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Protect our sport
by John Dearden
10 December 2010
MORE ARTICLES


I was going to close the last article in this series with a photo of myself holding a nice winter 40, but despite my efforts on a couple of waters, no forties came out, to mine or any other baits. I could of gone to some of the easier waters and probably picked one up but I would not of been happy within myself, so shall plod on until one graces my net.

We have covered many issues over the last couple of articles or so on the subject of boilie fishing and given a very thorough insight in what was once, to many a closed form of angling.

This insight has enabled many anglers to catch bigger fish, for this I am glad the articles have helped them and I hope they continue to build on the rudimentary knowledge they contained, it was after all the purpose of these articles to help people to catch bigger fish.

One aspect though which these articles has also contributed to is the demise of some incredible fish, and it saddens me to think that I have been responsible for the death of some magnificent fish, which nobody else will have the joy of catching..

It would have been naive for me to believe that everyone reading these articles would take care of the fish, but the slaughter of 40lb+ fish, for no other reason, than I wanted it mounted or I wanted to show my friends, just goes to show how far Carp fishing is from protecting it from itself.

Why kill the very thing that you spend so much time and money to get enjoyment from? I cannot understand the mentality of those wishing to destroy the very thing that motivates us to get onto the water.

How many times have you heard, my father and grandfather fished here and caught huge fish, but things are just not the same. Why? Because, among many other things your fathers and grandfathers killed the fish.

At the recent Three Species at Loskop Dam hardly any fish came out to bank anglers and even some boat anglers blanked. Other boat anglers though were able to bag keep nets full of fish, nearly all of which were killed.

I did however meet for the first time ever at a competition a couple of anglers who caught their fish, kept them in protective carp sacks until the end of the competition, weighed them and then took them back the water, releasing them unharmed.
I also met concerned anglers who said although they also take fish out, how long can our waters sustain such slaughter, during competitions.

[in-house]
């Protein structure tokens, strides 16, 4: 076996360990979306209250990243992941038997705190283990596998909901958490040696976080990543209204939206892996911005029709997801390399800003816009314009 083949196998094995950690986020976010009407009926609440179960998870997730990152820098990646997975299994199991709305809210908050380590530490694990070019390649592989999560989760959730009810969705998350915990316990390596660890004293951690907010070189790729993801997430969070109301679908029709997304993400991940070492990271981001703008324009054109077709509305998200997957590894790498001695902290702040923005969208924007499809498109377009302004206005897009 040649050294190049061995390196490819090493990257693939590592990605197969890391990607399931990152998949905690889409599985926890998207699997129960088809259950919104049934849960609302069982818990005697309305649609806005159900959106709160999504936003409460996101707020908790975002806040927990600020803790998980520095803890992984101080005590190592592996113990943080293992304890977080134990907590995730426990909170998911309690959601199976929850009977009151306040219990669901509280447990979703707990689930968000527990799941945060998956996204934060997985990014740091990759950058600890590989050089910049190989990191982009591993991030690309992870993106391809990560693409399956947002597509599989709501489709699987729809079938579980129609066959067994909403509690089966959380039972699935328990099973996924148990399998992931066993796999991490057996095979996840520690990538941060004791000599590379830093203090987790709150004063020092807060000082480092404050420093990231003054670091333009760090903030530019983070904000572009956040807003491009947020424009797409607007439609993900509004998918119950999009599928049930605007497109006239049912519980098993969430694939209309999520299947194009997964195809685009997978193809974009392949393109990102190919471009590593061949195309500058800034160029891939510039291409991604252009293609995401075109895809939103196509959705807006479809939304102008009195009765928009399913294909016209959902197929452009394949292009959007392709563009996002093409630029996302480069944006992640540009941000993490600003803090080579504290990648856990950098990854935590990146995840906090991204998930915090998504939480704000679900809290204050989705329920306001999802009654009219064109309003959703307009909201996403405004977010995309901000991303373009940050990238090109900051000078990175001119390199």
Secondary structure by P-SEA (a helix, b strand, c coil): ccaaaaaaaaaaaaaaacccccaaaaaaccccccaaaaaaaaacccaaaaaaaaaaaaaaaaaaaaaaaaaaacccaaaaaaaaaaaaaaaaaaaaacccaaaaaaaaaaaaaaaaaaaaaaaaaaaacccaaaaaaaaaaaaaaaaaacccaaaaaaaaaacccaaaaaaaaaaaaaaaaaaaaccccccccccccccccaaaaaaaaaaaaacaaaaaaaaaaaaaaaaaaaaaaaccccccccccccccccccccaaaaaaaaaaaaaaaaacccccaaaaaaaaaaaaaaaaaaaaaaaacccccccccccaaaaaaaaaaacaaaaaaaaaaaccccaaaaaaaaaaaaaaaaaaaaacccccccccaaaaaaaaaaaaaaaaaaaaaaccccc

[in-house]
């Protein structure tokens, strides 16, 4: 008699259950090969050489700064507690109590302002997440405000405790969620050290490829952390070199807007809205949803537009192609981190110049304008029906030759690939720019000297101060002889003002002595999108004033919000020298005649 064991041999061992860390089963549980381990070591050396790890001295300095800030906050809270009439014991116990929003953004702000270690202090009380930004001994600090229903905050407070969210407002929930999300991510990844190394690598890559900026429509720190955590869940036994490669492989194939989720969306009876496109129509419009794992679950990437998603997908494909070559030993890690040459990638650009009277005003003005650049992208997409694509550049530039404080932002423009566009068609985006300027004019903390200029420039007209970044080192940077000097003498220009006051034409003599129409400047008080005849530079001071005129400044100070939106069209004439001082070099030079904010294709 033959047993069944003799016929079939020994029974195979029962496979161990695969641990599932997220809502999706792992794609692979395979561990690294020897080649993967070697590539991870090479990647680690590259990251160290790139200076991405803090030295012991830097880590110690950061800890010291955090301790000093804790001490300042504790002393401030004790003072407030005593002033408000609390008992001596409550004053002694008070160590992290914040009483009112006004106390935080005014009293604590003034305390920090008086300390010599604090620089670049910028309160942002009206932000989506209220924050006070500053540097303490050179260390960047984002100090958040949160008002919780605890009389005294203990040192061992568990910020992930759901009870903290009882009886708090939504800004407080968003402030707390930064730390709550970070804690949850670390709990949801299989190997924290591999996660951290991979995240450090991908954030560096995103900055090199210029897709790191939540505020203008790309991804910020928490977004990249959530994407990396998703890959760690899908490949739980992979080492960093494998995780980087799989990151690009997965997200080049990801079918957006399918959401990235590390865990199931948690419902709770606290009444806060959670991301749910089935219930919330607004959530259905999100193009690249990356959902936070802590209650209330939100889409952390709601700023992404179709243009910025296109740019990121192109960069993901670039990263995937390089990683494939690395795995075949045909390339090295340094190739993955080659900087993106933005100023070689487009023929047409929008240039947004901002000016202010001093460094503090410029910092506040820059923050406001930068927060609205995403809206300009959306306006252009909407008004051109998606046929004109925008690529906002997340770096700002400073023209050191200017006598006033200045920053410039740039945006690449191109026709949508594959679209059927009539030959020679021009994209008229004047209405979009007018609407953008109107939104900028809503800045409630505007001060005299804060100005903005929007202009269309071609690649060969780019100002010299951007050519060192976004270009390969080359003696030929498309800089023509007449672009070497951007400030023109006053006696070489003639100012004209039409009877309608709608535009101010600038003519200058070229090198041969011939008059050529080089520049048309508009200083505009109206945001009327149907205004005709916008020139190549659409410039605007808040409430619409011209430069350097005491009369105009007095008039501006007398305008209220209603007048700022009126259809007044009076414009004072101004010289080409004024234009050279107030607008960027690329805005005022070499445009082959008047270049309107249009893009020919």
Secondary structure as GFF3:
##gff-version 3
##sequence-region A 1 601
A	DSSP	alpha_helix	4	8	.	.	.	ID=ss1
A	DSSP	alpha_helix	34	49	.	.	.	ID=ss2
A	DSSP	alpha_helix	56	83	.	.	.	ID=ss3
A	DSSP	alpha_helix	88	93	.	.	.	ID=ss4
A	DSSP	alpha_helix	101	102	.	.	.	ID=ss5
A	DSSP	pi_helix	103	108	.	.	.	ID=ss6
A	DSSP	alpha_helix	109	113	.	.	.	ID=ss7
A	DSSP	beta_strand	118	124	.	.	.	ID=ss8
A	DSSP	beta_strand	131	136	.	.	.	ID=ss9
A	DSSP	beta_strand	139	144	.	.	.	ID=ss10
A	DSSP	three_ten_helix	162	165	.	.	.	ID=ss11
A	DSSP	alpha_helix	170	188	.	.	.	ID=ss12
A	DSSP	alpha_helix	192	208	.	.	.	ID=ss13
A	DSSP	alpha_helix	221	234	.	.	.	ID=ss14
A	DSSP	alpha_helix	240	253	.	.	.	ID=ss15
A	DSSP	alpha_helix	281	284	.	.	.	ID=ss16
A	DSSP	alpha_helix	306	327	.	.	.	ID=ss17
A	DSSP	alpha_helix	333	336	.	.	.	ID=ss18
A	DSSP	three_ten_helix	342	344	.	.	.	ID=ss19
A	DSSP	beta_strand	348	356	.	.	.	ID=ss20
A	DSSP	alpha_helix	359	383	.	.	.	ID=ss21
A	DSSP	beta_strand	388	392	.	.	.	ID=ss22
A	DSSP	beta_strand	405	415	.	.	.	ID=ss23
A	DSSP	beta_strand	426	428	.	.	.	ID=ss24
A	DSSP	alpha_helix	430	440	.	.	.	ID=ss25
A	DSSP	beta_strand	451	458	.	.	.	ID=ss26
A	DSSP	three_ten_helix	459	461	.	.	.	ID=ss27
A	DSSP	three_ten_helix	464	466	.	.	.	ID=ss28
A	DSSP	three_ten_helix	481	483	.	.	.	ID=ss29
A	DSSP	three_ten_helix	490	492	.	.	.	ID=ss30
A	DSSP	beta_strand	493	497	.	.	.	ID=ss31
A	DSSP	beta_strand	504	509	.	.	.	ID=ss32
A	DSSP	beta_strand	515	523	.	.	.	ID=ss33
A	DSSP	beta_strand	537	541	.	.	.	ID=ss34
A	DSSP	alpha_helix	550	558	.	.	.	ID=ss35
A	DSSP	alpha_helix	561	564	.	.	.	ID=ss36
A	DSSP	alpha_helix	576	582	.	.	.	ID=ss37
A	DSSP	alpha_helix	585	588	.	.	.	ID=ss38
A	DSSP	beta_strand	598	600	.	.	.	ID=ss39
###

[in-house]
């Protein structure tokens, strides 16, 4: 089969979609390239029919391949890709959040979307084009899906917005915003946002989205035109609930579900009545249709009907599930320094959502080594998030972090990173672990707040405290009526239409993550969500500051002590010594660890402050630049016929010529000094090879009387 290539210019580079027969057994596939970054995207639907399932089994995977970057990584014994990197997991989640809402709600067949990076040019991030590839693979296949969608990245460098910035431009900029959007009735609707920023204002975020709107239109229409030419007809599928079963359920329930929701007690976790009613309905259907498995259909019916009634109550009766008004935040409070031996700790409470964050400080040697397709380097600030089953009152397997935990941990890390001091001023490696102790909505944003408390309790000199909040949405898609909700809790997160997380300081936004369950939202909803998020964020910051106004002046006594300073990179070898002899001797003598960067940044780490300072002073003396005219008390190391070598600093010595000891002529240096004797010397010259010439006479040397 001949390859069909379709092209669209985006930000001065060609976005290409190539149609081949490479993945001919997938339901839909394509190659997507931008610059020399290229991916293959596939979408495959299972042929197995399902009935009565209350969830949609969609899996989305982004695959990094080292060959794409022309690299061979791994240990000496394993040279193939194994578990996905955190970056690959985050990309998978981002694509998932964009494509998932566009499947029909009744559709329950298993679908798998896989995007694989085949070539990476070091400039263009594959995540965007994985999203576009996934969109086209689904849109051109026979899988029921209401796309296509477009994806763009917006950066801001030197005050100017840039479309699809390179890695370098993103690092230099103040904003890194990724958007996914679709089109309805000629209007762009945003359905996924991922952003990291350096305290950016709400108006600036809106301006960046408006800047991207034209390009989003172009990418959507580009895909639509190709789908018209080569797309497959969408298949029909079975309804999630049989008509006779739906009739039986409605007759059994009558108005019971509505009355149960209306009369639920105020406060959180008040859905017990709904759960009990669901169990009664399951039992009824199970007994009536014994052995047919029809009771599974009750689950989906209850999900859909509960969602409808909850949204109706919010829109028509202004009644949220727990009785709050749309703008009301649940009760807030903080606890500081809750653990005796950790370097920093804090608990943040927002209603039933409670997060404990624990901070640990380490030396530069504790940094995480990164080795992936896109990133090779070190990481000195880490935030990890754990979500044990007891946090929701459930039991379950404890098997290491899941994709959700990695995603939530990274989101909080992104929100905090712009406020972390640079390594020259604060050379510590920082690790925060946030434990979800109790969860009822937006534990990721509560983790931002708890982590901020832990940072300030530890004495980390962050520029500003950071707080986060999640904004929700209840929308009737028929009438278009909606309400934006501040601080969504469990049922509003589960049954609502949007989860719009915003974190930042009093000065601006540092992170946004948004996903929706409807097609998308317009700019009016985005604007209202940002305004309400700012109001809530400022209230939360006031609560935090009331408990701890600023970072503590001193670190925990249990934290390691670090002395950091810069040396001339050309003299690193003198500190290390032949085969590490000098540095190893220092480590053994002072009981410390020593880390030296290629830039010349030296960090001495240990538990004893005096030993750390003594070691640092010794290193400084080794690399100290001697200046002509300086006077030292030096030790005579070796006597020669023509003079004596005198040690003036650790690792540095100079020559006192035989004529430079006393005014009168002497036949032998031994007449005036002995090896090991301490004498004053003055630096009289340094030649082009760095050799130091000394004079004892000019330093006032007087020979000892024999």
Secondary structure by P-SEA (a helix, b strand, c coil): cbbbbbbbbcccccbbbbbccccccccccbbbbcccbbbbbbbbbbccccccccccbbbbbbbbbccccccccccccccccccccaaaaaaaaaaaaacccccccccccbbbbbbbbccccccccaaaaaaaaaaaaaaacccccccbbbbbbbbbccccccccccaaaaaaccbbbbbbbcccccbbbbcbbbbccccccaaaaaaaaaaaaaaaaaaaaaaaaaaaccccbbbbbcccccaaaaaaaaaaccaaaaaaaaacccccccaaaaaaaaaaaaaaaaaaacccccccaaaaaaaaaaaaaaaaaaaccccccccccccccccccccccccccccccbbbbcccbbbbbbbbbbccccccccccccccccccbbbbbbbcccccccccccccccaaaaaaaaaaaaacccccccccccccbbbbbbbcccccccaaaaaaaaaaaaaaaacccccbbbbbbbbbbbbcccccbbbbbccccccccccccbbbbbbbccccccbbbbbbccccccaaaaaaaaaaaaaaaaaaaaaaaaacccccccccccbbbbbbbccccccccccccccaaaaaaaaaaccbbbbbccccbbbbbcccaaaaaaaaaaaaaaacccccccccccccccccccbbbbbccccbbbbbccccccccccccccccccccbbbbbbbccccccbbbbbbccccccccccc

Bass angling competitions only allow a few fish at a time to come in to be weighed, and then released.

For those fish whose bladders have expanded due to coming up quickly from deep water an expert is on hand to release the air. Dead fish are not allowed to be weighed.
The same goes for trout fishermen who for years have released their catch, only keeping one or two for the pan and these are dispatched as humanely as possible, and not kept in a keep net for hours on end to usually die from lack of oxygen, in the hot, oxygen depleted shallow water.

The state of our freshwater fishing is a disgrace and unless the authorities and freshwater angling bodies begin to wake up our waters will reach a state of un-recoverability.

Changing the rules to allow smaller fish to be weighed surely must ring a warning light. If you have to have, special fine meshed keep nets to allow such fish to be held; surely you can see how backwards the sport is going?
Springbok anglers selling their catches for finance their trips, tackle shop owners selling fish from deep freezes and using the money made to pay for petrol, Is this the way to go????

What is wrong with the Carp angling fraternity that they cannot see the harm they are doing to themselves.
I also do not buy into those who say, our waters are over populated and it is necessary to kill the fish, nor those that say by taking out the fish they are actually helping the stocks.
In response, firstly, in my opinion, angling is not about killing fish it is about enjoying the sport and respecting ones quarry. Killing fish is not sporting.
Another often bandied about excuse is that Carp are not indigenous and should be killed off. Well, neither are Black Bass or Trout and any angler who uses that as an excuse is merely copping out to justify there own actions.

I recently saw a 50/50 program, which covered Groenvlei in the Cape; they were saying that the introduction of carp has caused problems for the indigenousness fish population which cannot breed in the coloured water which the carp stir up. I do not have a problem with that, and should this be the case then the authorities should act in the interests that they see best, but to reinforce their argument they approached a Bass fishermen, and asked his opinion.
Naturally, carp were vilified, and he would be happy to see the back of them. Interestingly though, should the carp be completely removed, the alien Bass that was never under scrutiny, would need to change its feeding habits from the carp fry onto the very fish the program was trying to save. Nice one.

I am not a champion for Carp and agree that there are instances where their introduction may of caused problems, but let’s not confuse the issue of species dominance and fish care. Carp introduction is a separate aspect, which must be dealt with by the authorities and they must do what they see fit to protect indigenous species.

Carp fishing should be about the enjoyment of the sport, and if we do not take care of it, do you think others will on our behalf.

Anglers take care of your sport, resort owners look after your fish resources, and competition organisers think about your next event.



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